Tuesday, December 30, 2008

Inhabited Body

Body on a horizon of water,
body open
to the slow intoxication of fingers,
body defended
by the splendour of apples,
surrendered hill by hill,
body lovingly made moist
by the tongue’s pliant sun.

Body with the taste of cropped grass
in a secret garden,
body where I am at home,
body where I lie down
to suck up silence,
to hear
the murmur of blades of grain,
to breathe
the deep dark sweetness of the bramble bush.

Body of a thousand mouths,
all tawny with joy,
all ready to sip,
ready to bite till a scream
bursts from the bowels
and mounts to the towers
and pleads for a dagger.
Body for surrendering to tears.
Body ripe for death.

Body for imbibing to the end –
my ocean, brief
and white,
my secret vessel,
my propitious wind,
my errant, unknown,
endless navigation.

Eugénio de Andrade, "Corpo Habitado", translated by Alexis Levitin. From Inhabited Heart (LA: Perivale Press, 1985).

Monday, December 29, 2008

a course on silence (2)

XLII. nothing

if I don't listen to the leaves' oxygen,
music is blind to me.


«it is between hammers that our heart survives.»

(translated from Maria Gabriela Llansol, Amigo e Amiga: Curso de silêncio de 2004. Lisbon: Assírio & Alvim, 2005).

Saturday, December 27, 2008

on friendship (4)

E. is slowly, painfully discovering the fickleness of social relations and the volatility of female friendships. What else can I do but gently see her through the unavoidable pain and loneliness she will experience from now on?... Until the truth finally starts sinking in, and with it a strange, unexpected (even if solitary) freedom. And the truth is there are very few people you can call friends and with whom you can have any real intimacy in the end. The rest (i.e. the most) is dross.
She will survive through it, though, with only a few minor battle scars. I hope.

a course on silence (1)

VIII. under her veil

I very intimately think to those who read __________ the legentes, I desire.

I expose ourselves.

Yet, if you who think do not offer your body,
what will you think?

(translated from Maria Gabriela Llansol, Amigo e Amiga: Curso de silêncio de 2004. Lisbon: Assírio & Alvim, 2005).

Wednesday, December 24, 2008

on friendship (2) et alia...

A friend tells me he is baffled by this kind of non-place in which I seem to live, as if in permanent deambulation. Yet I too am baffled when I catch him quoting Deleuze saying "there is nothing more immobile that a nomad - s/he resists leaving her/his land".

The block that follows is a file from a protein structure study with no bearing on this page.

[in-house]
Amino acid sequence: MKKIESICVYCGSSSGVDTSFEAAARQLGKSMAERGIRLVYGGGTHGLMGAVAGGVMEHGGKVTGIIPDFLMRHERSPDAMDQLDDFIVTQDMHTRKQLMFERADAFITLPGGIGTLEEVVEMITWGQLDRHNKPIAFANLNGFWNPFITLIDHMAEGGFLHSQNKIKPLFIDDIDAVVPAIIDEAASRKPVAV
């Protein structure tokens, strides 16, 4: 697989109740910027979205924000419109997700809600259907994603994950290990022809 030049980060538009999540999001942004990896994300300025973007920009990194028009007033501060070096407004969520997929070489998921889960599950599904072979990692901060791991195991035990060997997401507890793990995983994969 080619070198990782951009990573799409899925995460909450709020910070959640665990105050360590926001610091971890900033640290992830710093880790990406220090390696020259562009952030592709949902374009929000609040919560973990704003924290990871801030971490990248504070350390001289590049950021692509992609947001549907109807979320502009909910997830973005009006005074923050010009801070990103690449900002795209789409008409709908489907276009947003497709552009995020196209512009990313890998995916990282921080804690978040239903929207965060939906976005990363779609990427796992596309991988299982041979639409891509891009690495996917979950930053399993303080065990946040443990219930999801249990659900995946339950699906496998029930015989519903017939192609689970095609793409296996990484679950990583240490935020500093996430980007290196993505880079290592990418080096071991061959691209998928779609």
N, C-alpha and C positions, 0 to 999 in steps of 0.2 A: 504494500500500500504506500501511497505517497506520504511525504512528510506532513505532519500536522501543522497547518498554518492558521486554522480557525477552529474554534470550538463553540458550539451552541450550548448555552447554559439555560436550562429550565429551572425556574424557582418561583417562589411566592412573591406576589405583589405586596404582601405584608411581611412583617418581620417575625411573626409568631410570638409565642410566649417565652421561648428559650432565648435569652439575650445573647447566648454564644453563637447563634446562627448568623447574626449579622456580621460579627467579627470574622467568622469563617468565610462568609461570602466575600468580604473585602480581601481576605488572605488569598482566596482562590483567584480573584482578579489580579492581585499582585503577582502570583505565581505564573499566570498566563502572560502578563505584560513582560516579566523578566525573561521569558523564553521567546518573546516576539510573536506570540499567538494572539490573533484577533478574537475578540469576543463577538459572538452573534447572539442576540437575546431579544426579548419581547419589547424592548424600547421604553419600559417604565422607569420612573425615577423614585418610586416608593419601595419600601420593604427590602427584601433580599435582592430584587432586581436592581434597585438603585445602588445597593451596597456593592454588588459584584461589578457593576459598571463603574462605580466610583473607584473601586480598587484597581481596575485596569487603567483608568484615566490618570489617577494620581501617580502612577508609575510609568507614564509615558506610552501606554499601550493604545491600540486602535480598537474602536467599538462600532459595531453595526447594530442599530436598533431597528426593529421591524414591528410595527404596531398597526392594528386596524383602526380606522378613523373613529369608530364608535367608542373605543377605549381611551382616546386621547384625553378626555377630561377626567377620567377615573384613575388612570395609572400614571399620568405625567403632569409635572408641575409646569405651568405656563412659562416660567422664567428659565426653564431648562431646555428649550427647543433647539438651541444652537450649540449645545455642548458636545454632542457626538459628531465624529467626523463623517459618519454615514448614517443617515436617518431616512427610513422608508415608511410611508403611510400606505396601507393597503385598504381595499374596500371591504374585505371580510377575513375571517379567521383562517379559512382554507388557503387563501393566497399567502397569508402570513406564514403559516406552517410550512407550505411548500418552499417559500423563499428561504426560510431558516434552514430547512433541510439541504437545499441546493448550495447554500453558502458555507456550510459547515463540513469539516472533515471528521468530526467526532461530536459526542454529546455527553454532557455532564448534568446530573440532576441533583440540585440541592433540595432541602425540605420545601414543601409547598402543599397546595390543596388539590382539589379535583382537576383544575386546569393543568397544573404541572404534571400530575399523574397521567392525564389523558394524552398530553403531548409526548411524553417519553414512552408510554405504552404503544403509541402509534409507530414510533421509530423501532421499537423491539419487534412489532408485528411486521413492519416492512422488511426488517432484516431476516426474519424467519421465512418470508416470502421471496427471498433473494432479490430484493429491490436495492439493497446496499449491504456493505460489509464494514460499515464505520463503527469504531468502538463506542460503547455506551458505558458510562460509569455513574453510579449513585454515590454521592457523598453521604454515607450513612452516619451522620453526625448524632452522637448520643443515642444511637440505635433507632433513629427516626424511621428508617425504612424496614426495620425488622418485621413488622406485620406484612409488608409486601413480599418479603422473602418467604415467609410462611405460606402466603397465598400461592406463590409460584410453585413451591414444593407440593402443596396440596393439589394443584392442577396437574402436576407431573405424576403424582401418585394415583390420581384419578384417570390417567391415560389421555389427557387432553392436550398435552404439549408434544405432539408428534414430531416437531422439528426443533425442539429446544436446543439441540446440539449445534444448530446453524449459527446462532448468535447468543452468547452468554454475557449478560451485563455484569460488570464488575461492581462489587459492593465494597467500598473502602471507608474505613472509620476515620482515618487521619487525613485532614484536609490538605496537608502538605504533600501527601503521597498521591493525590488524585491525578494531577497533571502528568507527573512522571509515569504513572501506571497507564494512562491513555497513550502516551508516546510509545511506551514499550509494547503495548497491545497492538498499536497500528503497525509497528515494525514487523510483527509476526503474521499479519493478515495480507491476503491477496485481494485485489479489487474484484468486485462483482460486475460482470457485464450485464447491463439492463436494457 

It might be thus indeed. Walking and waiting, waiting and seeking, patience and despair, movement and stillness, silence and song are closer than one might think. Well, at least to me they are part of the same continuum of perception and desire. And being in transit is precisely this: walking, stretching, negotiating the boundaries that at once comfort and constrain you, constantly searching for something that forever eludes you and turns into something else. Arriving at seemingly new, unexpected places that turn out to be familiar ones, even though transfigured beyond hope or reach. Encountering people that nearly always reveal themselves a baffling amalgam of promise and disappointment, shallowness and depth, suspicion and trust, distance and intimacy.

The mystery remains and deepens in the course of time, however, since it is impossible to separate all those things from one another. Everything sticks together like a dough.

People unfold themselves slowly like a long, heavy, intricate tapestry, recoiling at times in fear, but eventually stretching out towards a fuller shape, in a process that requires time and space, patience and waiting, forgiveness. Yet most people, in their hectic, mechanical, self-absorbed routines, seem to have less and less time and space and patience for others. Magnificent tapestries may never unfold, alas. Such a waste.

Anyhow, there is nothing else to do in the meantime but walking and waiting, waiting and searching. Stirring stillness.

"Walking is a mobile form of waiting", indeed, as Thomas A. Clark so brilliantly phrased it.

on friendship (1)

There is no community of ideas.

There are no common ideas.

Friendship is a matter of perception, a mystery.

There is a common "pre-language", the perception of the charm of small gestures.

The delicacy of small things.

One opens up to the signs emitted by someone.

Friendship as a category is a condition for the exercise of thought.


My translation of a few quotes stolen from a friend, with thanks.

moments of shine

The pleasures of friendship are exquisite,
How pleasant to go to a friend on a visit!
I go to my friend, we walk on the grass,
And the hours and moments like minutes pass.
Stevie Smith

The company of friends, the cosy chat over food and wine, the river- and seascape, the Mediterranean light, the walking, the warmth exchange of kisses, hugs, books & sweets... All such things make me almost think this is a viable, habitable country. For this only, I thank you, Vítor, Paulo, Luís and Manolo. Até breve!